By Ray Stern
By Ray Stern
By New Times
By Amy Silverman
By Stephen Lemons
By Stephen Lemons
By Monica Alonzo
By Chris Parker
Little Nasty Boy sits sullenly at home in Oregon on a weekday afternoon. He has just been informed, for the second time in two weeks, that a scheduled midget wrestling bout in Phoenix, in which he was to take on Pitbull Patterson, has been canceled. The news hits him like a Stone Cold Stunner, especially coming from a reporter rather than the promoter, and just two days before the scheduled bout.
Nasty's angry, but doesn't sound surprised.
"It's bullshit, it's discrimination," he says. "They won't let us wrestle because we're little people. If we were full height, there'd be no question. No one would call a wrestling match a freak show. No one would call us freaks," he barks. "It's total discrimination!"
After a two-year absence, it seemed this past month that Phoenix fans would finally get a long-awaited fix of midget wrestling. Two separate events listed it on the bill: Fight Night, an intercollegiate amateur boxing event and fund raiser for Arizona State University's boxing program, and the ever-popular Rage in the Cage extreme cage-fighting tournament. But no midgets were to be found at either event, and no explanation given to the crowd assembled.
Granted, the fans at last Friday's Rage in the Cage didn't seem to notice. They appeared content watching full-size men roll around on the mat together, with Hooters round-card girls prancing around the octagonal cage on the rare occasion that a match lasted more than one round. However, the mostly college students at Fight Night April 13 were clearly disappointed.
"We come out to support every ASU event," one attendee said, taking a break from accompanying Metallica on air guitar before the event. "But we were, like, super-psyched for this one because the dude said there'd be midget wrestling, and those little guys are awesome!"
First-time promoter boxing coach Larry Lentz added midgets to the Fight Night card to bring in more fans, hoping they'd satisfy their curiosity and then take an interest in his own fighters. Lentz hoped the money generated would go toward sending his boxers to compete in other states next season. "The whole point was to raise money to fly my kids to compete in other cities and raise the level of the sport here."
When the collegiate boxing association learned midgets would be on the same card as the boxers, however, it threatened to deny an intercollegiate sanction. The news hit Lentz like a drop kick from the third rope.
"I was really depressed. I love midgets," he said. Although Lentz tried bargaining with the commission and even considered registering Pitbull and Nasty as boxers so as not to disappoint his fans, there was no way to retain both the midget match and his collegiate sanction.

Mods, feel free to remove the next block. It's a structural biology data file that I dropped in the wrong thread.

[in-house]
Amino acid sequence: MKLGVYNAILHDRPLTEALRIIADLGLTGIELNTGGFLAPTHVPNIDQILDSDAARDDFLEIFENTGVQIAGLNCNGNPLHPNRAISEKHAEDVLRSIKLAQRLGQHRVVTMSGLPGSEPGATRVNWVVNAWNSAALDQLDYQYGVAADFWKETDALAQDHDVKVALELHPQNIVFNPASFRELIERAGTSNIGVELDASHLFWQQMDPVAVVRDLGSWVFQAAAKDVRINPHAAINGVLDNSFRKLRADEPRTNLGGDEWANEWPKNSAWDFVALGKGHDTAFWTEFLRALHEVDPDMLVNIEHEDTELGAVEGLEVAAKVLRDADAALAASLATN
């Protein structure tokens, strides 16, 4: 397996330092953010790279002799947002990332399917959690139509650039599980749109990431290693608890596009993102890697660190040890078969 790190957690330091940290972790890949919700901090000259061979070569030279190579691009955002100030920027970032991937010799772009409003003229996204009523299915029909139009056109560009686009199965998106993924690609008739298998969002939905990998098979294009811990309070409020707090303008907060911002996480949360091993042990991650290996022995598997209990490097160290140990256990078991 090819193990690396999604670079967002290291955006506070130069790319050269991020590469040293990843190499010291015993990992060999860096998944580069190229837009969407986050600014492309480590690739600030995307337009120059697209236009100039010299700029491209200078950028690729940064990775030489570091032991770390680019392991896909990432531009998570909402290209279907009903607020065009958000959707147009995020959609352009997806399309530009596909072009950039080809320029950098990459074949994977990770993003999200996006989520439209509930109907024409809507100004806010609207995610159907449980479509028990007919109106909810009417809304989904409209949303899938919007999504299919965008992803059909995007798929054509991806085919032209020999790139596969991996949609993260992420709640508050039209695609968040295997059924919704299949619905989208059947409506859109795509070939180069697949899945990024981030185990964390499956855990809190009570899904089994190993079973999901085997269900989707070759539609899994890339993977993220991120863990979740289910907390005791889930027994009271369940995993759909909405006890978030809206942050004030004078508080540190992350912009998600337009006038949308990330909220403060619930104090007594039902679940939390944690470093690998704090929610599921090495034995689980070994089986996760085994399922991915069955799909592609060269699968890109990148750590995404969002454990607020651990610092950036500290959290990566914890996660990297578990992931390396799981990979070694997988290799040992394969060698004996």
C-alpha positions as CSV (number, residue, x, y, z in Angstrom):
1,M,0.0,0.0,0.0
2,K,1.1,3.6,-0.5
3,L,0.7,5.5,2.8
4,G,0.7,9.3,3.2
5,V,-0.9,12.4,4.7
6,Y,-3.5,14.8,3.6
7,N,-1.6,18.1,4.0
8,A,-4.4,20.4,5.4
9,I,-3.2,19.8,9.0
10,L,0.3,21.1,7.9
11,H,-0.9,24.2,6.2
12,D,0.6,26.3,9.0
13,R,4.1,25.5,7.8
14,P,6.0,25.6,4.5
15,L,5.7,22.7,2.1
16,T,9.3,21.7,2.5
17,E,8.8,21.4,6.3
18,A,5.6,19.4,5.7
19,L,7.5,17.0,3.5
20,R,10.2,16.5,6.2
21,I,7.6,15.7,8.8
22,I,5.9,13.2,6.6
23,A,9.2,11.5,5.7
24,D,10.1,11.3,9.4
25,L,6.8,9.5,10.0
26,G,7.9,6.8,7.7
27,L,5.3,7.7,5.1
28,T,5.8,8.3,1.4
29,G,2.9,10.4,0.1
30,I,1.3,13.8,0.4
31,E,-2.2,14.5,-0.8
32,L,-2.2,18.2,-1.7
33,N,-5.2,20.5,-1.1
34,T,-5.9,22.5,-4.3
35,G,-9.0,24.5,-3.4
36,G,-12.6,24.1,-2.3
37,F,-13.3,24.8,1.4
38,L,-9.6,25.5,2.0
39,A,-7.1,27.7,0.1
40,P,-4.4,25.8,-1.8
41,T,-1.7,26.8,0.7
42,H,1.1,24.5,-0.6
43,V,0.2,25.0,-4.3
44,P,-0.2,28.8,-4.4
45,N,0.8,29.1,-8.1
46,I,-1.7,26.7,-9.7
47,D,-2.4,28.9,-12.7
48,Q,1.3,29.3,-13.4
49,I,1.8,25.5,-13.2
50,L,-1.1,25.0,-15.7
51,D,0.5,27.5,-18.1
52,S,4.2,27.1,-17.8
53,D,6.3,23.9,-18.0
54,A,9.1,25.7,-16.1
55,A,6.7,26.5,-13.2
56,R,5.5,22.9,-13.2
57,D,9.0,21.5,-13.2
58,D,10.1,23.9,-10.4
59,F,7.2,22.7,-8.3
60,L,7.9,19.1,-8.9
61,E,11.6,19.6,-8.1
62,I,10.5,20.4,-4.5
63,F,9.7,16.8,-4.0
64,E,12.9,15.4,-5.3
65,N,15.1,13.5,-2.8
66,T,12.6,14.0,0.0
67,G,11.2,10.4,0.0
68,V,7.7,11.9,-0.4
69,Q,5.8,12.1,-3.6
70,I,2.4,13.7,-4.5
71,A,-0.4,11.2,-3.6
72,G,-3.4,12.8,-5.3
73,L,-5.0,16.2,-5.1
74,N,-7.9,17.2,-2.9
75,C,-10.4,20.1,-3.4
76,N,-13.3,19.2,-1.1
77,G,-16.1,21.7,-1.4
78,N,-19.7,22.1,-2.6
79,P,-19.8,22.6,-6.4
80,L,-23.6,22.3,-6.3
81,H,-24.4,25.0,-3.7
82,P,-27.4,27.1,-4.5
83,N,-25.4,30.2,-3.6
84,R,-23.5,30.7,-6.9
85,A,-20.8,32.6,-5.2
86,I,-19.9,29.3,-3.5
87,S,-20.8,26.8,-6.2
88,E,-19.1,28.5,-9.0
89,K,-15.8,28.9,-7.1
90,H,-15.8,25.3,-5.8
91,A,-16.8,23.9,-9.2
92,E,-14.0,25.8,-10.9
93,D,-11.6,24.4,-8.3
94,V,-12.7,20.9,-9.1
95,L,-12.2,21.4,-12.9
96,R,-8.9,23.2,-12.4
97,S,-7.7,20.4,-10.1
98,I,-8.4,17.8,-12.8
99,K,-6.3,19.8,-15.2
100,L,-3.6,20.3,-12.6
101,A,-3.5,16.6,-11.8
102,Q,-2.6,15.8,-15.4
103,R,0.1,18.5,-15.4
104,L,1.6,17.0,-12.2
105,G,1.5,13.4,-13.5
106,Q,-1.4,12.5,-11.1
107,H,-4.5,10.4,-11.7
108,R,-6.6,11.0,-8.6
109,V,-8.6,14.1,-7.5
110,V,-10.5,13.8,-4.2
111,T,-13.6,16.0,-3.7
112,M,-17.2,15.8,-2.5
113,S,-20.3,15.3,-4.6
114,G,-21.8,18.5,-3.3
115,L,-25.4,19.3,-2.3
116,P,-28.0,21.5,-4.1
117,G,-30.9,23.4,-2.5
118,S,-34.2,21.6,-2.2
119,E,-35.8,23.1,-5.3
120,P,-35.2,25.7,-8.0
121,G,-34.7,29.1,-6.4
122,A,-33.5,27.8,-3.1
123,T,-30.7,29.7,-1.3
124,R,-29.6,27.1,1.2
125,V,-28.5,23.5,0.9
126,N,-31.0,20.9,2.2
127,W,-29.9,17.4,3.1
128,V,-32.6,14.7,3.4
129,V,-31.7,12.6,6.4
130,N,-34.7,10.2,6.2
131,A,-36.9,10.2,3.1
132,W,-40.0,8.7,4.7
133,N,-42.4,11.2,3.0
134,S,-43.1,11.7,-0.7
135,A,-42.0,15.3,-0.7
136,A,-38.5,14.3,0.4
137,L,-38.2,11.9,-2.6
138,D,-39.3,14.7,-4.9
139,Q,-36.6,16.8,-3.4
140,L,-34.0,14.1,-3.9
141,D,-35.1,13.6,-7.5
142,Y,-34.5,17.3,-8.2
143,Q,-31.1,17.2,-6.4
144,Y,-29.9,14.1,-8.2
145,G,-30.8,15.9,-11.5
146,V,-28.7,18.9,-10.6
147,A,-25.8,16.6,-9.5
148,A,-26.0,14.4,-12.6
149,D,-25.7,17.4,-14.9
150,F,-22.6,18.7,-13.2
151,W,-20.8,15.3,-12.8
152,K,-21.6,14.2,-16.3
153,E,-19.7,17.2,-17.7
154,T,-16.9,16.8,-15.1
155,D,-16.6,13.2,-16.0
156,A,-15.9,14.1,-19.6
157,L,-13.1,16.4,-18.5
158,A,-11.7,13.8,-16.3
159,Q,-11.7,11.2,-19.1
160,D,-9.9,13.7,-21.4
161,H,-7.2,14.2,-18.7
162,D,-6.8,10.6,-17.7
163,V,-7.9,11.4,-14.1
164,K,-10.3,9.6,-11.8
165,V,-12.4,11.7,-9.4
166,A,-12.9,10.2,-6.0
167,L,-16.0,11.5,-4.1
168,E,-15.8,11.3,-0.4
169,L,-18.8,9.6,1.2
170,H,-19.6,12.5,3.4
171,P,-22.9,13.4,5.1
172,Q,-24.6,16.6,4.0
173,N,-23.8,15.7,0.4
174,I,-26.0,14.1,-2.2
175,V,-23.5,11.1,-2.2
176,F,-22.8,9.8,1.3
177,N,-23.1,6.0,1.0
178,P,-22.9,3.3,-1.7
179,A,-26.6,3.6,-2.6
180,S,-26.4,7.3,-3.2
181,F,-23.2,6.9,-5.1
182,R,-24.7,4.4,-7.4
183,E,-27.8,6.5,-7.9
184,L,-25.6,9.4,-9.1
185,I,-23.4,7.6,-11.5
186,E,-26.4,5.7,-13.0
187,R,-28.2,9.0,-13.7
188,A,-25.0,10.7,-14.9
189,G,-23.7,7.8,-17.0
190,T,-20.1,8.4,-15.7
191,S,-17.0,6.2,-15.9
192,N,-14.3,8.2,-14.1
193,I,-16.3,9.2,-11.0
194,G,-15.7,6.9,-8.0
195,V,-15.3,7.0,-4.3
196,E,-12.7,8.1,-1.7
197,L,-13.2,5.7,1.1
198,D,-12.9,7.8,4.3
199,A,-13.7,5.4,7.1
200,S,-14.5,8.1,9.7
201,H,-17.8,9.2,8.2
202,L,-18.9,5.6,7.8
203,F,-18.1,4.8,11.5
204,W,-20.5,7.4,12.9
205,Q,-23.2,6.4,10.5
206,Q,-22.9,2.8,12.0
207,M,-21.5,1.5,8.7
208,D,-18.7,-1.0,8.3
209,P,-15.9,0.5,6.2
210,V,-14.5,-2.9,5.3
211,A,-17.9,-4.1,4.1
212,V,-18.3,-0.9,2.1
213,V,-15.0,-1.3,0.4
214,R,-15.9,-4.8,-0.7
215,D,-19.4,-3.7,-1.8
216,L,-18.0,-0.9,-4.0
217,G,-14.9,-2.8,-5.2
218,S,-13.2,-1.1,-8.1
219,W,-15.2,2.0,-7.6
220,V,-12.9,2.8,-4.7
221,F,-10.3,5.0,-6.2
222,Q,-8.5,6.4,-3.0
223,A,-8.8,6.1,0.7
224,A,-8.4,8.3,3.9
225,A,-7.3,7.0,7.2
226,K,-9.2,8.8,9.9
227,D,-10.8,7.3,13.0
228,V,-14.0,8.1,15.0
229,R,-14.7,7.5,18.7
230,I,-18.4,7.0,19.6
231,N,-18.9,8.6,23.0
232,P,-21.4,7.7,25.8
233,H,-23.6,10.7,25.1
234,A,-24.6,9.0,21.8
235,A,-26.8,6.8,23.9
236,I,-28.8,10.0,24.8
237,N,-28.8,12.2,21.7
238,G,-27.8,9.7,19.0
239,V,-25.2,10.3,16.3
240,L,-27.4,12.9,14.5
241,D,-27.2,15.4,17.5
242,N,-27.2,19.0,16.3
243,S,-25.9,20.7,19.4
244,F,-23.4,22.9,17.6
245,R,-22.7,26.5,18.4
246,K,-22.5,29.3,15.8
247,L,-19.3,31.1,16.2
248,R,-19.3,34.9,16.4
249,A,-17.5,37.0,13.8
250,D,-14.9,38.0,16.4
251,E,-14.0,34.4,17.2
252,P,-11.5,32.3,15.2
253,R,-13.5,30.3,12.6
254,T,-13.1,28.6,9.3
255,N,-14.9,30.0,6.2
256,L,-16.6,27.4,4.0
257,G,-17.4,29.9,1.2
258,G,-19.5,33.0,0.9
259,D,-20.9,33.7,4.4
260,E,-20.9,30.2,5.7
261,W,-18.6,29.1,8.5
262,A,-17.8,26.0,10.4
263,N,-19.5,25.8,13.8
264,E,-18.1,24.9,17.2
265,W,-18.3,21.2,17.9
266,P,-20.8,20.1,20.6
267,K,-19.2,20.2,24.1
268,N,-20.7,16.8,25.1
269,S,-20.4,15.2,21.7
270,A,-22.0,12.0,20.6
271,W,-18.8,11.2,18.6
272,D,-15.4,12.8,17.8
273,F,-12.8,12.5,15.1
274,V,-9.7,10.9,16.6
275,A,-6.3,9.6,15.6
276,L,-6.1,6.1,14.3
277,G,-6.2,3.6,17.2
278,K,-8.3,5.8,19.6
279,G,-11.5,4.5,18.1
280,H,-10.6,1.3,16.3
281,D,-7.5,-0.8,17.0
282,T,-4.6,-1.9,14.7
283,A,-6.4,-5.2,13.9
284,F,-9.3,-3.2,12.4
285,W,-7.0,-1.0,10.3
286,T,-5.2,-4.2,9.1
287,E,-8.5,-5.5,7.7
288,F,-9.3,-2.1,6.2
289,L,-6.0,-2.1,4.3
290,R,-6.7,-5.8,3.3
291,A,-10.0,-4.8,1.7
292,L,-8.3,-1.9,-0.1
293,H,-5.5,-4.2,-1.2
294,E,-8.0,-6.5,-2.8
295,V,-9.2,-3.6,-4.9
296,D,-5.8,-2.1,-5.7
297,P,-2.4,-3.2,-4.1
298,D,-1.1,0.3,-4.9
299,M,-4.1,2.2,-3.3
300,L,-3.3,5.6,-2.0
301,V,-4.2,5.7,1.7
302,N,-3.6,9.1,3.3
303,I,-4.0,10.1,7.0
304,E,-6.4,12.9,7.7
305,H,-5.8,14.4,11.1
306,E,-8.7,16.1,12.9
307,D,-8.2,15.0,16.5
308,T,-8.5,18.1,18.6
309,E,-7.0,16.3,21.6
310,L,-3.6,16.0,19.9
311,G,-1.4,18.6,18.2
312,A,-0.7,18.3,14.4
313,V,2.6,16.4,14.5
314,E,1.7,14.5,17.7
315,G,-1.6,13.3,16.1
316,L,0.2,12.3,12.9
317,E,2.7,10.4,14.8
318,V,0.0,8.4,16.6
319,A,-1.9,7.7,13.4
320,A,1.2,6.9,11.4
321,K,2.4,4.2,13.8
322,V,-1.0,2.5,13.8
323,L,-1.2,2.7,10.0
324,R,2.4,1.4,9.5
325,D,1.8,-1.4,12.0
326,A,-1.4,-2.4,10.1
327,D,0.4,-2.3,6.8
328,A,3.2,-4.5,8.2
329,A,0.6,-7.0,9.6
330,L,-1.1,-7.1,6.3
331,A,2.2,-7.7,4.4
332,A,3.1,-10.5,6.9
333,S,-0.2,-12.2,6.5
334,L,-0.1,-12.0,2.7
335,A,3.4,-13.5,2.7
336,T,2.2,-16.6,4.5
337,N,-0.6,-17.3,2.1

Mike Martino, president of the National Collegiate Boxing Association, defended the decision. "We pattern ourselves after the NCAA," he explained from NCBA headquarters in Reno, Nevada. "We weren't looking for some type of novelty event to assist [Lentz] in ticket sales. . . . Midget wrestling is more of a spectacle, a three-ring circus. It's entertainment and not in the spirit of what we do."
Lentz disagrees. "I was only trying to promote college boxing in Arizona," he says. "When the boxing commission heard there would be midget wrestling, they freaked out and said they'd pull my sanction. . . . I'd worked so hard to get them; it's not very easy to find a good midget. They're notoriously unreliable. But these guys, Pitbull Patterson and Little Nasty, were great. They were ready to go."
Lentz says nearly 300 people walked away from the ticket booth at his April 13 event when they learned there would be no midgets. "Not only was I really bummed out, but a lot of the fans were upset. Some guys came back after the event; one guy really freaked out. I gave money back. It was ridiculous." Lentz claims that as a result he ended up losing money at the event, nearly $3,000 in lost ticket sales.
As for Rage in the Cage, Roland Sarria, who advertised midgets on the cage fight card well after he knew they wouldn't be appearing, told New Times 10 days before the fight that he had decided to cancel the midget wrestling because some of his fighters felt it would detract from the legitimacy of extreme cage fighting.
Pitbull Patterson, who lives in Tucson, says the last-minute cancellations are just part of the business, especially in this state.
"Arizona is the only state that I've ever had problems wrestling in," he says. "The promoters are threatened with not being able to have fights. As far as I know, they think that we're not as professional or we'd take the show away. . . . We are professional," he affirms, "professional entertainers. Midget wrestling is as much of a freak show as whenever two men get in the ring and beat the shit out of each other."
Patterson says midget wrestling is growing in popularity around the country, and between bookings in Louisiana and Florida, he has his own all-midget event planned for Tucson in July. Patterson also says he is in negotiation with Rage in the Cage promoter Sarria for a Phoenix midget card this summer.